The developer of what it promises to be one of the largest open pit projects on the continent wants more time from Canadian regulators while it seeks partners to develop its B.C. metals mine about 30 miles from the border.
The Kerr-Sulphurets-Mitchell mine received regulatory approval in 2014 on the condition that it break ground within five years. It’s already received a five-year extension but now the company says it may need until 2026 to find a development partner.
The gold, silver, copper and molybdenum mine has been compared to Bristol Bay’s Pebble Mine in its scale, wealth and potential environmental risk to Alaska’s communities and fisheries downstream.
Its mine waste would be held in a massive tailings pond — created by a dam more than 780 feet high — taller than the Hoover Dam about 80 miles from Wrangell.
But Frederick Olsen Jr. of the Southeast Alaska Indigenous Transboundary Commission says another extension would mean the mine’s environmental assessment would be 12 years old by the time the developer actually got started.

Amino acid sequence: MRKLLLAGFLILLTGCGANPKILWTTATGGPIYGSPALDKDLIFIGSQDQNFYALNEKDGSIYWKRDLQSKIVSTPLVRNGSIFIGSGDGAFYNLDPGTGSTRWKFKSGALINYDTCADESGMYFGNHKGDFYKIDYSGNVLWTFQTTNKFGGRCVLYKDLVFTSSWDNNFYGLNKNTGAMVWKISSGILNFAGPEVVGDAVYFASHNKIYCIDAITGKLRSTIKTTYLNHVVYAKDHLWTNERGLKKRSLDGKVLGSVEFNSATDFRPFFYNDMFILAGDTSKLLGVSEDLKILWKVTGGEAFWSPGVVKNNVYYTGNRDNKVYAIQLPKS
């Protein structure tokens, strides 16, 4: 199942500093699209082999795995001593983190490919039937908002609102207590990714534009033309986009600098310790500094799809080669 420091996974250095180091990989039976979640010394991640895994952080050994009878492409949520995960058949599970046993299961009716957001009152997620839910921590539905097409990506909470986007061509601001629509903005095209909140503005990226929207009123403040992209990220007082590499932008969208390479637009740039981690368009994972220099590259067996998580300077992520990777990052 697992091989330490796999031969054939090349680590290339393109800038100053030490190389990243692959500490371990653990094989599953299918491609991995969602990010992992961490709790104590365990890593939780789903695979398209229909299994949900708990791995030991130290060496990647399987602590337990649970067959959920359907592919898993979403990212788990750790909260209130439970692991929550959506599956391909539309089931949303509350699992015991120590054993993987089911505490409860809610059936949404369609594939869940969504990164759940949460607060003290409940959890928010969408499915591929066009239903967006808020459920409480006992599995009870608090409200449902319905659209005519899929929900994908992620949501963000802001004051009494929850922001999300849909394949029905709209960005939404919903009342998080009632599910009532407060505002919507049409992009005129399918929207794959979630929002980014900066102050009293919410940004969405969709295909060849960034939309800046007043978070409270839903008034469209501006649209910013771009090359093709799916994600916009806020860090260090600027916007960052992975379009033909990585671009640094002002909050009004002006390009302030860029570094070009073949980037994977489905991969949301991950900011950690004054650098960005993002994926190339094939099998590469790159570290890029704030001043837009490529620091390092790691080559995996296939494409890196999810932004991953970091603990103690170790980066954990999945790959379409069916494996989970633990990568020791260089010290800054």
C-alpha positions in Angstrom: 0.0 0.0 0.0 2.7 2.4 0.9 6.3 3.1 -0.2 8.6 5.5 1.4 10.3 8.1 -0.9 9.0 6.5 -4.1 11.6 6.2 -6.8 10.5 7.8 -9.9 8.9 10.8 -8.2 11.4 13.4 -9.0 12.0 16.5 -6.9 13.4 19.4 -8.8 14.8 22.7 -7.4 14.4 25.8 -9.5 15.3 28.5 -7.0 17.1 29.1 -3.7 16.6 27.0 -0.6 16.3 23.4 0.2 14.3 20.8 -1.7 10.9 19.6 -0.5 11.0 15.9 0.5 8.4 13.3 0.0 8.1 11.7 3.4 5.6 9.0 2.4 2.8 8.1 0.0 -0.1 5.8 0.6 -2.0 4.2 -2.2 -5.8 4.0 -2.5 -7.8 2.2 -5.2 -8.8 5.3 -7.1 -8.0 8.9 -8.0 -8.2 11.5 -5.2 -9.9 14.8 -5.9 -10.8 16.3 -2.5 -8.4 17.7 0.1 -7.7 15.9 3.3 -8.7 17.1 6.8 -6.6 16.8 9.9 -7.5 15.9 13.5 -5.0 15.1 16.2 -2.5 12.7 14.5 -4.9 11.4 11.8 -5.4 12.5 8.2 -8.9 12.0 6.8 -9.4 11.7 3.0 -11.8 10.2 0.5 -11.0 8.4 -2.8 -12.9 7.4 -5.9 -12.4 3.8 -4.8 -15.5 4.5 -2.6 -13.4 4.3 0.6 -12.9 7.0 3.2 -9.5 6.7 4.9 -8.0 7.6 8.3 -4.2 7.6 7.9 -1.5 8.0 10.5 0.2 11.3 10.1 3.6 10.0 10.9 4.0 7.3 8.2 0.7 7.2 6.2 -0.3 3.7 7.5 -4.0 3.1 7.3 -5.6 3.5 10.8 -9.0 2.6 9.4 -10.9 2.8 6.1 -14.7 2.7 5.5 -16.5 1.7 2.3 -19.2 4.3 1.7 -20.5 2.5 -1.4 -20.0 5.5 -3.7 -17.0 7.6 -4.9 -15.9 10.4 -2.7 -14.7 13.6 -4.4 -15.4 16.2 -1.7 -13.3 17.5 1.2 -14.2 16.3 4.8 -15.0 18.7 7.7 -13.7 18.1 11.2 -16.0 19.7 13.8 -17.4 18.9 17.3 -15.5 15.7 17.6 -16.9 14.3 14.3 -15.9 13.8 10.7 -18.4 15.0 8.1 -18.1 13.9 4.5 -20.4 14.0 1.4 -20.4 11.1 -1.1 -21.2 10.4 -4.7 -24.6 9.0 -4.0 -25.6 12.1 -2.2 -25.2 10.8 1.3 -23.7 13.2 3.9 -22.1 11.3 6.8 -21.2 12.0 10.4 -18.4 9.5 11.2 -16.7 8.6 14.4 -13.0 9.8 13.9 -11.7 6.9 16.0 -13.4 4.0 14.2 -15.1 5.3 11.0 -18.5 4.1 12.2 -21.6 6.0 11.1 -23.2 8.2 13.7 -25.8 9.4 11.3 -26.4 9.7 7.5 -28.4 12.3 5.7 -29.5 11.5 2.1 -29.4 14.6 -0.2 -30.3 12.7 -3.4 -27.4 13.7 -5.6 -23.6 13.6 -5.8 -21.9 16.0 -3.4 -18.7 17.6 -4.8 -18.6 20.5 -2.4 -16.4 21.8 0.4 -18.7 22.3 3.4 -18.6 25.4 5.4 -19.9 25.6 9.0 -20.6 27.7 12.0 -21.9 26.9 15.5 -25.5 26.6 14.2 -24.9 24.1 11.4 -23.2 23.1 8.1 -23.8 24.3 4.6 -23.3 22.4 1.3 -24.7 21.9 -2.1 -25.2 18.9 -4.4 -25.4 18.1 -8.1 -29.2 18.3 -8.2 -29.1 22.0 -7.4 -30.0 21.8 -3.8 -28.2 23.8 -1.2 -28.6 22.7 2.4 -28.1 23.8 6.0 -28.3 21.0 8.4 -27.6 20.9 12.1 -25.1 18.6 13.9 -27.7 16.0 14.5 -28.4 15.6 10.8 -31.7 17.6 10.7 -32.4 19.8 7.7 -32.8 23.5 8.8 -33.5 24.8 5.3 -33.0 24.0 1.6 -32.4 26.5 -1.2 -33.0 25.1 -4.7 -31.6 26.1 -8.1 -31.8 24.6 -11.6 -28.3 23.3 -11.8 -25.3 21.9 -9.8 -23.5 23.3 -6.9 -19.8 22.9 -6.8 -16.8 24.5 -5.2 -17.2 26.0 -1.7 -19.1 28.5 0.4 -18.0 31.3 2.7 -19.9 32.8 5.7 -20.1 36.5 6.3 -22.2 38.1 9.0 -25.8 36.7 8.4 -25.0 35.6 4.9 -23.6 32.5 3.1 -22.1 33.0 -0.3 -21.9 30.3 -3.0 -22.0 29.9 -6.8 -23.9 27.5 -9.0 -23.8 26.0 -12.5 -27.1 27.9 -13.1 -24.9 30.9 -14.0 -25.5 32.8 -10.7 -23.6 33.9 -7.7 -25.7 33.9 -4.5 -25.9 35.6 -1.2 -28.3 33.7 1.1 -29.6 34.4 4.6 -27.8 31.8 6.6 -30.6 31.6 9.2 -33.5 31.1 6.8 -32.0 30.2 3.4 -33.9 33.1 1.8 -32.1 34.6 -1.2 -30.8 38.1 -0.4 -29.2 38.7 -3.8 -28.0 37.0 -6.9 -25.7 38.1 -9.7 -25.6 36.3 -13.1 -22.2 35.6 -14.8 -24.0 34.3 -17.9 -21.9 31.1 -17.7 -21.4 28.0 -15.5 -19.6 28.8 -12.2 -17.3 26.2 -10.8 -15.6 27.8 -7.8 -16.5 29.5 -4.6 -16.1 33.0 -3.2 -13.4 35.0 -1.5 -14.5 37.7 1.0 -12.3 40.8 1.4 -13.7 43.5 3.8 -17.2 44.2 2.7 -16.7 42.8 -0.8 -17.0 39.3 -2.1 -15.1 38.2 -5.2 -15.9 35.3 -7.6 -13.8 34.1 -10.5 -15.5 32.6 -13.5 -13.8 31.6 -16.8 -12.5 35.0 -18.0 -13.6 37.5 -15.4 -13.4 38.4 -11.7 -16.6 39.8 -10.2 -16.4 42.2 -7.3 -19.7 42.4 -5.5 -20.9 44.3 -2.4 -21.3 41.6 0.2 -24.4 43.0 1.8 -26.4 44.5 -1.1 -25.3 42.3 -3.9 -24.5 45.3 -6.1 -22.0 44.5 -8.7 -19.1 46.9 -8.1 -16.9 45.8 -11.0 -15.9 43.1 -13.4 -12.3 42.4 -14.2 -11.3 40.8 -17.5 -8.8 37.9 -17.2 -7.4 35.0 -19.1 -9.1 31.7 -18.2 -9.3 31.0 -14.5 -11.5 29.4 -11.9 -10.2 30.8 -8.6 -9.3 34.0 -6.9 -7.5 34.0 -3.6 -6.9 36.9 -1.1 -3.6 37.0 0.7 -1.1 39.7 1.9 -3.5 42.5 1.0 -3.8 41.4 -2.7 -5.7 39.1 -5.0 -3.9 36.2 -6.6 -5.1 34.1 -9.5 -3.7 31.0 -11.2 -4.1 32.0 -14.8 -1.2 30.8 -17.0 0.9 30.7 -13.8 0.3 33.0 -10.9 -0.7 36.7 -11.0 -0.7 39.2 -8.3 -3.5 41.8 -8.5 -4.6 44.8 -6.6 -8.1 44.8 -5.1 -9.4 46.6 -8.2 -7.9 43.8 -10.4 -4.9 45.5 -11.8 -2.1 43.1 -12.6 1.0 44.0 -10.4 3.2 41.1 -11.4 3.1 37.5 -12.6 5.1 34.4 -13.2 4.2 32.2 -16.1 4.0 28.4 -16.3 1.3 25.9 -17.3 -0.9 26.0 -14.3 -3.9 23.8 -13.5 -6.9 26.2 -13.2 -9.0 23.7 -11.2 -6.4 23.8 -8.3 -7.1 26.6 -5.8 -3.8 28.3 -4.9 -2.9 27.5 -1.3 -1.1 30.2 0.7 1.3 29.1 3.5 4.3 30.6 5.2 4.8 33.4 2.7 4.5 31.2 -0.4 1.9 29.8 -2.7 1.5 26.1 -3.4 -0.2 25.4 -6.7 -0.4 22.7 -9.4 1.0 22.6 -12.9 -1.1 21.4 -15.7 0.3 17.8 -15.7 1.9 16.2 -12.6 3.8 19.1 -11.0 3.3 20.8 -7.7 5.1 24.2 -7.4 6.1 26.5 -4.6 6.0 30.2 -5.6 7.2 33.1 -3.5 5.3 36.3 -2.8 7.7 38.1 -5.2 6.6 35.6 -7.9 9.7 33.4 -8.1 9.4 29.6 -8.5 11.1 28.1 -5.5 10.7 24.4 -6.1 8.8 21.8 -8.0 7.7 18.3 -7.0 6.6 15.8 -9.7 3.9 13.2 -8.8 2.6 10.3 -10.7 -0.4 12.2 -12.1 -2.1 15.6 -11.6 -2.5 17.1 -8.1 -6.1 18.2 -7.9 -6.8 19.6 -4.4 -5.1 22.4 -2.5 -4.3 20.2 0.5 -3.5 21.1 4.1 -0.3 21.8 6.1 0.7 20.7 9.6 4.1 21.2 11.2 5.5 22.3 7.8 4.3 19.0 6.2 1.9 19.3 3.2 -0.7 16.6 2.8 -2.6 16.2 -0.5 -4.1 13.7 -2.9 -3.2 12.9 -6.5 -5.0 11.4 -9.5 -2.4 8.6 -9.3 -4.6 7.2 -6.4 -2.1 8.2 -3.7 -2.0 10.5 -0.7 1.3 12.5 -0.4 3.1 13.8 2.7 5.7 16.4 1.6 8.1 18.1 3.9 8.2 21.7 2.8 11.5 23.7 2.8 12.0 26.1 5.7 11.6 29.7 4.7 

“Their (environmental assessment) was already outdated because, as everybody on earth knows, they were approved before Mount Polley happened,” Olsen said. “You know, when people got a wake up call on that design flaw, a catastrophic, devastating flaw in that type of design.”
He’s referring to the Mount Polley Mine disaster in 2014. That mine’s tailings dam failed, allowing millions of tons of mine waste to spill into B.C. rivers and streams.
Officials in Alaska have been keeping tabs on B.C.’s booming mining sector in transboundary watersheds.
“I meet at least monthly with B.C. officials, but sometimes more frequently depending on specific effort we are collaborating on at the moment,” Kyle Moselle, of the Alaska Department of Natural Resources, said in a brief statement.
Moselle says his office was notified by B.C. officials and the Toronto-based developer of the proposed extension.
Representatives of Seabridge Gold did not return messages seeking comment.